One of the challenges of flying a vintage aircraft is that, by modern standards, they are a little light on instrumentation that allow the pilot to safely traverse visual obscuration brought on by clouds or smoke—but that didn’t stop visitors from attending the annual Western Antique Airplane and Automobile Museum (WAAM) annual fly-in held the weekend after Labor Day at Ken Jernstedt Airfield / Hood River Airport (4S2).
“We’ve had fly-ins impacted by adverse weather before,” says WAAAM’s director Stephanie Hatch. “If people can’t fly in, they drive in. This year we had 200 airplanes, which is a pretty good number. They represented a good variety, we had the older style biplanes and antiques that are near and dear to everyone like the Stearman to modern aircraft fly in.”
It is estimated that approximately 2,000 people attended the event, which is a major fundraiser for WAAAM. The museum is located on the airport named after Oregon native Ken Jernstedt who, in 1941, resigned his position as a Marine Corps fighter pilot to volunteer with the Flying Tigers to fight in China. He was credited with multiple victories in the air and the destruction of 15 enemy aircraft on the ground. After the war, he returned to Hood River and became a successful businessman.
The airport has a paved runway 7/25 measuring 3,040 feet by 75 feet and a grass strip alongside, which makes it a great place for aircraft that go back to the golden age of aviation when turf runways were the norm, not the exception. The airport is a non-towered facility located along the Columbia River. The area is known for rapidly changing weather patterns that often involve rain, fog, and mist, and pilots who routinely fly in the area become adept at learning to read and evaluate weather forecasts.
The airport became a haven for vintage aircraft in 2007 when WAAAM opened. The museum was founded by Terry Brandt, an aviation enthusiast who wanted a lasting place for his aircraft collection and the opportunity to share it with other people.
The annual fly-in/drive in event attracts vintage aircraft and car owners from all over to show off their machines.
The pilots often fly in a day or so early and camp on site. This year an early arrival proved a good move because by Saturday, smoke from wildfires to the east and south filled the air over Washington and Oregon.
The smoke column extended thousands of feet in the area. Throughout the weekend, a low pressure system kept the particulate-laden air stagnant, resulting in ash falling in some areas and reduced visibility—conditions not favored by any aircraft, and certainly not those that are often open-cockpit and require navigation by visual references.
Participants of the fly-in noted that the air directly over the airport was flyable, but pilots who tried to depart the area often turned around and came back, because of the wall of smoke they encountered.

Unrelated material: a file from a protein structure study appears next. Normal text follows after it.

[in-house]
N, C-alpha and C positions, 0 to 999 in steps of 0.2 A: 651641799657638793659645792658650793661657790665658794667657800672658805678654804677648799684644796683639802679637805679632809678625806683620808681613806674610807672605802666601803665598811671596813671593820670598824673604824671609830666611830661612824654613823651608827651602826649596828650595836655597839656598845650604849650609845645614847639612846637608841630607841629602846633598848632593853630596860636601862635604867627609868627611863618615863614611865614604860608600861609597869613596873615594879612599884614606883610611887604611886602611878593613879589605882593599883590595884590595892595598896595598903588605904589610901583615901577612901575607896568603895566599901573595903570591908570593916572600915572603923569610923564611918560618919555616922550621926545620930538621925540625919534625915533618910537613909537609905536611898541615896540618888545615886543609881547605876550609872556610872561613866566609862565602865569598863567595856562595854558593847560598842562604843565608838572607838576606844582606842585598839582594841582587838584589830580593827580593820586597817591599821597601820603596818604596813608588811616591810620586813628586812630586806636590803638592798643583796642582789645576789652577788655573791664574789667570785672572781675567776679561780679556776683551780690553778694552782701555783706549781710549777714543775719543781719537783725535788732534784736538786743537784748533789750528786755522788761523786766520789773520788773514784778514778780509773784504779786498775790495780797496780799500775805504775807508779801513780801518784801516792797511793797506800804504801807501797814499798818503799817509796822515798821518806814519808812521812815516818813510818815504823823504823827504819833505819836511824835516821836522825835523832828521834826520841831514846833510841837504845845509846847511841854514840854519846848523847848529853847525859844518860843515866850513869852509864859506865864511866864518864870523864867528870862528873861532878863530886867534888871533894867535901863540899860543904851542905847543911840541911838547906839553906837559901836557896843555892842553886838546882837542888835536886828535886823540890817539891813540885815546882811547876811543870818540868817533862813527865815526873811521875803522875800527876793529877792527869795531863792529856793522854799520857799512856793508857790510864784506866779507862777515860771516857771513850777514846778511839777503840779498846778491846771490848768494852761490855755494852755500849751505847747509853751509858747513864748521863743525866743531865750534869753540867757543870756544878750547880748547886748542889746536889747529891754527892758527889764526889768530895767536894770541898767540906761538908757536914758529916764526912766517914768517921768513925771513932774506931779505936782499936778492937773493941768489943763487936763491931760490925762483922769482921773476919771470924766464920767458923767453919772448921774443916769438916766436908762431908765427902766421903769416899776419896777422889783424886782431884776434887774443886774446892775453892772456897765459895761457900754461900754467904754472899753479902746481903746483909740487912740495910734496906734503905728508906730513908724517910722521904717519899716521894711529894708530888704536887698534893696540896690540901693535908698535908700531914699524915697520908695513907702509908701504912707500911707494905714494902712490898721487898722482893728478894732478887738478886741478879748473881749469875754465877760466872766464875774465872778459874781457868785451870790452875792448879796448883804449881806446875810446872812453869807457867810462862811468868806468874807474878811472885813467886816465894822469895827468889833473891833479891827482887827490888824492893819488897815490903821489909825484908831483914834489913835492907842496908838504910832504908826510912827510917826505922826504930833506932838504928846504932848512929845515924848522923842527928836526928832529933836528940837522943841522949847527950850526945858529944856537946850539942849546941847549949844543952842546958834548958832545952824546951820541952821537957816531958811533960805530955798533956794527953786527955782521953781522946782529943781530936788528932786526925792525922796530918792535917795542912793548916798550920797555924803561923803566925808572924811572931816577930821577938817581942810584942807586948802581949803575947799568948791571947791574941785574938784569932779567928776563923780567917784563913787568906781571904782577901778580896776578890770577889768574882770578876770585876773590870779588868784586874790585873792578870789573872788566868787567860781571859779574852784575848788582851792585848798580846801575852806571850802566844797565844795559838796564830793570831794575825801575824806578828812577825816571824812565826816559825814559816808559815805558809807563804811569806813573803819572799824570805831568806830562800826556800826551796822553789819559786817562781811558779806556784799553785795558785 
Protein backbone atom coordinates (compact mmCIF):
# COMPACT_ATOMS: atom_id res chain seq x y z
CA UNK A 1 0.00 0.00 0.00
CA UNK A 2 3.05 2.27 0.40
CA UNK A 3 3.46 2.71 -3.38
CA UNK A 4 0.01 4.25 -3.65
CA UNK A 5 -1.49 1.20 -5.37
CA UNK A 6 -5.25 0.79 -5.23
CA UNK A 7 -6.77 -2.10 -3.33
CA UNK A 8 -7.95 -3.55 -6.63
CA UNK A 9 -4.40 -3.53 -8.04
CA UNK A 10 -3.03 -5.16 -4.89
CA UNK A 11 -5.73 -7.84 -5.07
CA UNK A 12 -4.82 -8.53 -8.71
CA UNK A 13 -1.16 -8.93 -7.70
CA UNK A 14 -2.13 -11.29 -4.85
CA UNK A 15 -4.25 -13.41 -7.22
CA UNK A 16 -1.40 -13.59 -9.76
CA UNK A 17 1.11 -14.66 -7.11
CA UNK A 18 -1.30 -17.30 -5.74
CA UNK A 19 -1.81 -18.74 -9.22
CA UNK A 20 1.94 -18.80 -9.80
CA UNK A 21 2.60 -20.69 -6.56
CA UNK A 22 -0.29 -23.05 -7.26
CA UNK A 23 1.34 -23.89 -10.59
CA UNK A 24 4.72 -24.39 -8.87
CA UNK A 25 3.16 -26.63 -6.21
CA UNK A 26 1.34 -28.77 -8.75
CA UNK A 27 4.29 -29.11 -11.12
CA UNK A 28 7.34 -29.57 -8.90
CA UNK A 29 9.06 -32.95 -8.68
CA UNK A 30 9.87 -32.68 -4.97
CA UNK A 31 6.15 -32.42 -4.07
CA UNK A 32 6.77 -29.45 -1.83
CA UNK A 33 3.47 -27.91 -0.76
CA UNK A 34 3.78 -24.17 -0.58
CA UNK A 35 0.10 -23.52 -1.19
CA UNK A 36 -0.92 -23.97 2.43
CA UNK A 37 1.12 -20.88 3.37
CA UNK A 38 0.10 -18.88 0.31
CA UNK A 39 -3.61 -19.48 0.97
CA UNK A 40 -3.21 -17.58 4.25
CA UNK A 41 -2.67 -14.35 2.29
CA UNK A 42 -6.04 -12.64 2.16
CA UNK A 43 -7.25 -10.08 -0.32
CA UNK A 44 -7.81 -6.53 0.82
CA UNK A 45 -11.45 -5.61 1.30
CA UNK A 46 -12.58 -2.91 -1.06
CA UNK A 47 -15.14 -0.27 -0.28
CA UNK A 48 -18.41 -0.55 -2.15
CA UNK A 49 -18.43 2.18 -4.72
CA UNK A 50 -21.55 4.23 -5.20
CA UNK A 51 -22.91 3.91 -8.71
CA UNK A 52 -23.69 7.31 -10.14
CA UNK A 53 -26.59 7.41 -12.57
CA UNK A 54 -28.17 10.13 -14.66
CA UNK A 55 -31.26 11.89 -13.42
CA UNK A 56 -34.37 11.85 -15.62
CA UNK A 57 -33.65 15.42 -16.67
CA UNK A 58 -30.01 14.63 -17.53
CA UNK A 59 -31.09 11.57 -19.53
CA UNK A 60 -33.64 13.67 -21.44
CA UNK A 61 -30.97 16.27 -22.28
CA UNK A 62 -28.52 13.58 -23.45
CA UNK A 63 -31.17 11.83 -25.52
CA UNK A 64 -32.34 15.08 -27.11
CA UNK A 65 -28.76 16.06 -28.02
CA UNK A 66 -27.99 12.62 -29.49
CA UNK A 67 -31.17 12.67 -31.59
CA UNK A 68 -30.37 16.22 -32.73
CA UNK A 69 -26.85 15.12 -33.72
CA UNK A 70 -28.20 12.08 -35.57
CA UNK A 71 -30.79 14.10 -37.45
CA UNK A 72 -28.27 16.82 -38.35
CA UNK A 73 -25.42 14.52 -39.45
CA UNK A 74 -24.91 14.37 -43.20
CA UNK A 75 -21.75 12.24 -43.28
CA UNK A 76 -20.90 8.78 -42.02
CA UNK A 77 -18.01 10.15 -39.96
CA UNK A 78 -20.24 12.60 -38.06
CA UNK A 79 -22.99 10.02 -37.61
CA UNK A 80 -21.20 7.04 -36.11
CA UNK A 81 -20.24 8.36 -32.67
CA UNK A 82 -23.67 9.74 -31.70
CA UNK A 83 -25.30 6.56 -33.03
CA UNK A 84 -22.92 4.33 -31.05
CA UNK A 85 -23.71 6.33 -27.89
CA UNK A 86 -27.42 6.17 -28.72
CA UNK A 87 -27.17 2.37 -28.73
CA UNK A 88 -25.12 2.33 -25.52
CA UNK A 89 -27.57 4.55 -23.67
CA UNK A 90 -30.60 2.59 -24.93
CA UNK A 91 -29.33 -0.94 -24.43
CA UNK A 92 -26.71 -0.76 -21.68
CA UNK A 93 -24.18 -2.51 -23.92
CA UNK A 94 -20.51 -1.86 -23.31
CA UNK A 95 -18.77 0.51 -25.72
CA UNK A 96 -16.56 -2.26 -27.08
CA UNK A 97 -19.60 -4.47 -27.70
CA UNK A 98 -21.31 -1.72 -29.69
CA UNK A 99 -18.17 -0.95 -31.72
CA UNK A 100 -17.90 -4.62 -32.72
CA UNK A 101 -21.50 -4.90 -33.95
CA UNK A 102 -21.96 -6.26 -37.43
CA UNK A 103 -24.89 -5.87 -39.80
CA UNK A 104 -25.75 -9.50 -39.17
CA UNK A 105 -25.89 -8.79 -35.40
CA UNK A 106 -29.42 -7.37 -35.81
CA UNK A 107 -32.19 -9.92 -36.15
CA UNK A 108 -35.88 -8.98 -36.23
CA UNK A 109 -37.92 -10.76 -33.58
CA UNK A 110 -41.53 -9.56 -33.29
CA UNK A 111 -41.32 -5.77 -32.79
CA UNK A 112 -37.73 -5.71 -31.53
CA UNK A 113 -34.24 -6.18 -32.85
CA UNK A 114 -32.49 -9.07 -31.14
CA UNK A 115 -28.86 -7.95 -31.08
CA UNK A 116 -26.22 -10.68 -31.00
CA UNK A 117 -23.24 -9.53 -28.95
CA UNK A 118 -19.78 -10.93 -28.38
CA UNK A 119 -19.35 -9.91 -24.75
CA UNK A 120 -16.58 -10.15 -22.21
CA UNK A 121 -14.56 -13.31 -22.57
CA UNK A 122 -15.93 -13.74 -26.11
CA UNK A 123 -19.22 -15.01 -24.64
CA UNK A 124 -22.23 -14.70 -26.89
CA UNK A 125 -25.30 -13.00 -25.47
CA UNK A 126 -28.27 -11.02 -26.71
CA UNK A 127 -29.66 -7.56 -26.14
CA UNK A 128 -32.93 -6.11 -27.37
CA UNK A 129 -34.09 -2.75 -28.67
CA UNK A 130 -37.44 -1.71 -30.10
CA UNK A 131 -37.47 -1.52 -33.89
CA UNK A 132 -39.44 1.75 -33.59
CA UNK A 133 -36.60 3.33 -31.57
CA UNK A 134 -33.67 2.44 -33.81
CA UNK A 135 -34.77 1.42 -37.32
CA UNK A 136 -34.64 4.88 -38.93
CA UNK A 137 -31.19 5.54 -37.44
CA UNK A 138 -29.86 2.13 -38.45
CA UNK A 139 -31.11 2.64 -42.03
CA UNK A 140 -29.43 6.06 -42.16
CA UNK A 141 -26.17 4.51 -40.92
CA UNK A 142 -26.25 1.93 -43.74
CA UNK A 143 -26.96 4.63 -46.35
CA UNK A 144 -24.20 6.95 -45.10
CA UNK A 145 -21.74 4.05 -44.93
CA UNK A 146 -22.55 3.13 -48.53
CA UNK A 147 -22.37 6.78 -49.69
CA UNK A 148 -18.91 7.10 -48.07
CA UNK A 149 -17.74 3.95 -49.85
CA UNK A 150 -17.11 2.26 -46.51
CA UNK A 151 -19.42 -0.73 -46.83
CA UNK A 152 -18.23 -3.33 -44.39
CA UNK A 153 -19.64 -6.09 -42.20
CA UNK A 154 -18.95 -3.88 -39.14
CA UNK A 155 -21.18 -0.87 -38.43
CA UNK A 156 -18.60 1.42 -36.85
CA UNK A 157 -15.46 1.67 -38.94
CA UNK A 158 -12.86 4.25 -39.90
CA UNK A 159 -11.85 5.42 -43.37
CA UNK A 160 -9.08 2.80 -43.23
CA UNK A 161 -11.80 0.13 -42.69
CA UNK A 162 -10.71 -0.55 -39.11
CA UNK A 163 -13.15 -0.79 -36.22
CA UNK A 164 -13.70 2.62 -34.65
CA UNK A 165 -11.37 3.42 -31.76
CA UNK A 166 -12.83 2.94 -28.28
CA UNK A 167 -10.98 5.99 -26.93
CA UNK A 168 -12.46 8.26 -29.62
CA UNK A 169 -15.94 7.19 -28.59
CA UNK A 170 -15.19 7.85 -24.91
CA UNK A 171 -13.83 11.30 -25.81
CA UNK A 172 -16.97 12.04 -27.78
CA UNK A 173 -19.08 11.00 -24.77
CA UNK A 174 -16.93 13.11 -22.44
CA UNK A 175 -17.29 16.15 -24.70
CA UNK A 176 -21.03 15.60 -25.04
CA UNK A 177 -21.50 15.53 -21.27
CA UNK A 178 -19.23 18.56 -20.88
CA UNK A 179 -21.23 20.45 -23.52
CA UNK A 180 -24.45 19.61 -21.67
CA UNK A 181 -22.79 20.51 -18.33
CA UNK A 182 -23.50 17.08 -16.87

The pilots who were able to get in before the smoke settled did so using the visual NOTAM, which plainly depicted the visual reporting points near the airport, along with the warning that not all aircraft are equipped with radios—nor are they required to be as the airport lies in Class E airspace—therefore, all pilots were reminded to be extra vigilant.
Museum Brings Out Its Finest
This is not one of those fly-ins that relies on visiting airplanes, says Hatch, as the museum has over 325 large objects that are kept in flying and driving condition. All they have to do is open the hangar doors and move the aircraft, motorcycles, and cars out to the ramp.
Among the more rare aircraft are the newly acquired Ford Tri-Motor, the crowd favorite Stearmans, and on the automobile side, a 1914 Model T Ford, a Studebaker, and a smattering of muscle cars from the late 1960s and early 1970s that make you want to reach for your bell-bottom jeans and puka shell necklace.
Approximately 97 percent of the aircraft and two-thirds of the cars are owned by the museum; the others are on loan. The museum also has vintage engines on display for the gearheads who really want to get down to the heart of the machines.
One of the stars of this year's event was the Ford Tri-Motor. When it started up, people pulled out cameras and smartphones and captured its taxi and takeoff on video.
For the people who wanted a new perspective on the fly-in, there were also rides in the museum's 1930 New Standard.
"This was the first time we were able to do this," says Hatch."Our crew out there did an amazing job and a lot of people got to see the fly-in from the air which is really special."
Legacy Home for Vintage Aircraft